ln3s08 - Lecture 3: Solubility of Gases, Liquids, and...

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Lecture 3: Solubility of Gases, Liquids, and Solids in Liquids Up to this point we have dealt primarily with pure compounds. The next two sets of lectures deal with what happens when mixtures are created. The lectures are in two parts: ! The thermodynamics of what happens when you mix a liquid with a solid, a liquid with a liquid and a liquid with a gas ! The interesting properties that are a consequence of mixing—specifically, colligative properties which are properties that depend only on the relative concentrations of the components. These colligative properties include freezing point depression and boiling point elevation, vapor pressure lowering and osmotic pressure. A bit of nomenclature associated with mixing: A solution is the consequence of mixing two or more compounds A solute is the smaller quantity in the solution A solvent is the larger quantity in the solution For example, sea water is a solution consisting of the solute, NaCl, mixed with the solvent, water. Note difference between sections 8.1 – 8.7 and sections 8.8– 8.13 where we changed phases where we mix phases S " G or L " S S + L or G + L and look at ! G = ! H – T ! S and look at ! G = ! H – T ! S There are some consistent ideas associated with the process of mixing: ! G = ! H – T ! S ? ! G is (–) means that a solid dissolved in solution or that one liquid is miscible with another liquid ! S is always (+) because mixing substances makes mixing always increases the disorder of the system, therefore increasing the entropy of the system so delta S is always positive with the process of mixing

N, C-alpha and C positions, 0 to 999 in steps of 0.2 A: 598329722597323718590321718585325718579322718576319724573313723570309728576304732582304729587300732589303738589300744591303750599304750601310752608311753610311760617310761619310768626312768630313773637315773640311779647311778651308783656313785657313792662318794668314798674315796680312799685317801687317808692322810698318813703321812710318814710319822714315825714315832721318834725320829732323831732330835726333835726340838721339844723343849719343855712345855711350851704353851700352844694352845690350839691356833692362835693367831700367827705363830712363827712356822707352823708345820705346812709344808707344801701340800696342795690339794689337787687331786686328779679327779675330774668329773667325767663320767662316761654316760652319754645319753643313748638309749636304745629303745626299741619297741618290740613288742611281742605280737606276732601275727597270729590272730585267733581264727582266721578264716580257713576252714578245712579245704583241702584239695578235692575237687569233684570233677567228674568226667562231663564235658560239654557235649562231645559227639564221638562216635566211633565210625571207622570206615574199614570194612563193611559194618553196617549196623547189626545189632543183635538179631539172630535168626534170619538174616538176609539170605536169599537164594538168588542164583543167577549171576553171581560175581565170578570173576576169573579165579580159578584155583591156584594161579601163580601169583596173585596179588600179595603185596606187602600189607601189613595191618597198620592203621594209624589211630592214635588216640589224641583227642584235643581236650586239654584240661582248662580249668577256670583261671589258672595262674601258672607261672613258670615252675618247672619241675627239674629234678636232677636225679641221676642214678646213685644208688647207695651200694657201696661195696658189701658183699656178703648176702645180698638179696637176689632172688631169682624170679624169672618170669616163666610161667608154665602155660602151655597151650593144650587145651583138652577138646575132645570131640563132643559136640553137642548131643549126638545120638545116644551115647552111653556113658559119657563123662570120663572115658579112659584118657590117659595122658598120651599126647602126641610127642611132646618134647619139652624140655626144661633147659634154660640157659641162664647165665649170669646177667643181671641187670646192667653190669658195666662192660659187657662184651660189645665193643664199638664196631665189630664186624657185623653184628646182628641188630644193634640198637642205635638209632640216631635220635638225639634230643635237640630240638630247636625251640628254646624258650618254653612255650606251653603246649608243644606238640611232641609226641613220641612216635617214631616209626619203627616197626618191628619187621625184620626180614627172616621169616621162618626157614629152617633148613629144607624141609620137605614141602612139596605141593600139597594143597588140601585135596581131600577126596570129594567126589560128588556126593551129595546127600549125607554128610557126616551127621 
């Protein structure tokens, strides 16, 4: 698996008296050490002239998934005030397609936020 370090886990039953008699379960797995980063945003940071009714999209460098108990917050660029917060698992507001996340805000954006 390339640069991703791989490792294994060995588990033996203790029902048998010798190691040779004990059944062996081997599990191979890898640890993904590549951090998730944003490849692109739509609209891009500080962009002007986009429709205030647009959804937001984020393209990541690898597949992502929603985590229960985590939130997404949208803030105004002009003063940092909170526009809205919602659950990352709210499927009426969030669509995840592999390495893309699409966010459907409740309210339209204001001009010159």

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The complicating issue is the heat of mixing-- ! H can be either endo or exothermic and is quite varied ! H soln is (+) for NaCl in H 2 O ! H soln is (–) for Na 2 SO 4 in H 2 O ! H soln is (–) for O 2 in H 2 O Consider the case that Δ H mix is negative: since Δ S mix is positive then ! G soln will have to be negative and the reaction happens. Now consider the case that Δ H mix is positive: in this case the spontaneity of the reaction is temperature dependence and follows the arguments a outlined in Chapter 7 for temperature dependent reaction spontaneity. For example, if a process is endothermic it can be made spontaneous by
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This note was uploaded on 04/09/2008 for the course CH 302 taught by Professor Holcombe during the Spring '07 term at University of Texas at Austin.

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ln3s08 - Lecture 3: Solubility of Gases, Liquids, and...

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